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Back alleys of Naha bring sights and smells of old Okinawa

By: Kenny Ehman

Date Posted: 1998-06-20

It is often said by travelers throughout Asia that the region has become too overrun by Western culture. Searching for exotic temples and scenes of local daily life often lead to American fast food chains and tourist traps that take your money. The same could be said about Okinawa. Highway 58 with its many American style stores, make visitors wonder if they are actually in Okinawa. However, if you explore, you can still find small pockets of the "real" Okinawa existing even in Naha. One of these places is located just off of Heiwa Dori, on the perimeter of Kokusai Street.

Simply look for the huge shopping arcade across from the Mitsukoshi Department store. After walking for about 50 yards on Heiwa Dori, make a right at the first corner. Here is where the "machigwa" (the market) starts and your adventure begins. Small vendors line the narrow street, waiting patiently for customers. There is an elderly gentlemen selling "sanshin", the traditional instrument from Okinawa. They hang from above like chandeliers. As you move along, people, bicycles, and small motor bikes making deliveries fill the passage way. Another woman has displayed stacks of dried bonito fish laying on an old table like small pieces of wood. They will eventually be bought, and taken home for making soup stock.

Around the corner fresh Okinawan produce line the back street. Friendly old Okinawan women chat with each other and call out to customers. Piles of different shades of green spread out in a variety of shapes. Here you can find Okinawan "goya", radishes, potatoes, and other fresh vegatables. Continuing along this same corridor, colorful fruit stands light up the area. Golden pineapples, pinkish mangos, and mini yellow bananas are just some of the fruit you can find. Other shops are selling snacks, prepared foods, and pickled vegetables. Small alleys lead to other directions with shop signs pointing the way. In one of these dark alleys, a woman carefully arranges flowers outside of her small florist. The purple and pink flowers outside provide a bright friendly entrance to the darkness beyond. The area is like a maze. Every turn brings in to focus new sights. This is where Naha's old market ignores every change of the city, never caving in to modernization.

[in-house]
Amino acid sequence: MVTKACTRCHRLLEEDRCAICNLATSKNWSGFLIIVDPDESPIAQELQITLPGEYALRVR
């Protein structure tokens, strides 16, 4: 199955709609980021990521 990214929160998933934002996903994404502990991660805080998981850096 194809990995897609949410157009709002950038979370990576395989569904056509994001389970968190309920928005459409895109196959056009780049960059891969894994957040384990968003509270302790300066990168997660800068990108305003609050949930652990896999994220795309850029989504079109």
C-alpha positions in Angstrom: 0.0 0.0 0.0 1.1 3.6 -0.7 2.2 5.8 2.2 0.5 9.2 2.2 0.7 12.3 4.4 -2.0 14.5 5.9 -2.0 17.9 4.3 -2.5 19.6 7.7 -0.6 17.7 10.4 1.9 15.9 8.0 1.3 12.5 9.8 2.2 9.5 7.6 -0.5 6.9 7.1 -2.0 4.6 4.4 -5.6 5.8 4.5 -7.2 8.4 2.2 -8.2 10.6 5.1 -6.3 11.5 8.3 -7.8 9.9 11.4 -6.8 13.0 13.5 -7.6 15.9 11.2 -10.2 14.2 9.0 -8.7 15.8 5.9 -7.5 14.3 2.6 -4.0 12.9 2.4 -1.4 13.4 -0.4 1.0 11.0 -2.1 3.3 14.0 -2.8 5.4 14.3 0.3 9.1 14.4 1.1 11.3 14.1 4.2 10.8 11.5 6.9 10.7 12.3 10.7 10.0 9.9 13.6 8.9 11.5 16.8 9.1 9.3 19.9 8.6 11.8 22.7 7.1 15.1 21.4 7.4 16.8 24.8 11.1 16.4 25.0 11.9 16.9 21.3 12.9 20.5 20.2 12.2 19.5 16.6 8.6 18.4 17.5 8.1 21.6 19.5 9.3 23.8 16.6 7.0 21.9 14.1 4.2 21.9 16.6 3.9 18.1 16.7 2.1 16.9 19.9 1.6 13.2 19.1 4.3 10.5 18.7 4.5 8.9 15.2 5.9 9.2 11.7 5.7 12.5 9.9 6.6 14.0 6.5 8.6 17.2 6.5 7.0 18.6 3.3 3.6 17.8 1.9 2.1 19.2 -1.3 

Taking one of the walkways to your left, you will eventually find the indoor market, which provides many different smells and sounds. Vendors are busy yelling out "irasshaimase", kindly showing off fresh seafood, meat, and other food. Colorful fish are laid out on ice, along with huge shrimp. lobsters, and crab. There are also plenty of peculiar sea animals on display, which most western countries do not eat. Sea weeds, Sea cucumbers, and sea urchins have also found their way here. Tsugie Nagamine, who has been working here for over forty years runs a seafood counter with her family and relatives. "The hours are long. We work from 6 am until 8 pm, with only Sundays off," she explains. At 4:30 am one of the family members is already awake, and buying fresh fish brought in by fisherman at one of the fish auctions at Naha or Itoman. Across from Nagamine's shop a man and his wife are pulling out fresh squid from a bucket. "I've been here for 25 years, but I still enjoy it," he says. At another part of the market a young woman named Mitsuko is helping her mother Yoshi, who herself has been here for forty years. Among the tasty pickled vegetables and other traditional Okinawan foods, they also display taco rice mix and other products aimed at the growing number of mainland tourists that visit the market each day. "I really enjoy meeting and talking to different people," explains Mitsuko. She smiles as I say good bye, and I find myself with another friendly face.

Outside on Kokusai Street taxis honk their horns, shoppers check out the latest fashions, and young people are eating at Macdonalds, but inside here, Okinawa life continues at it always has.

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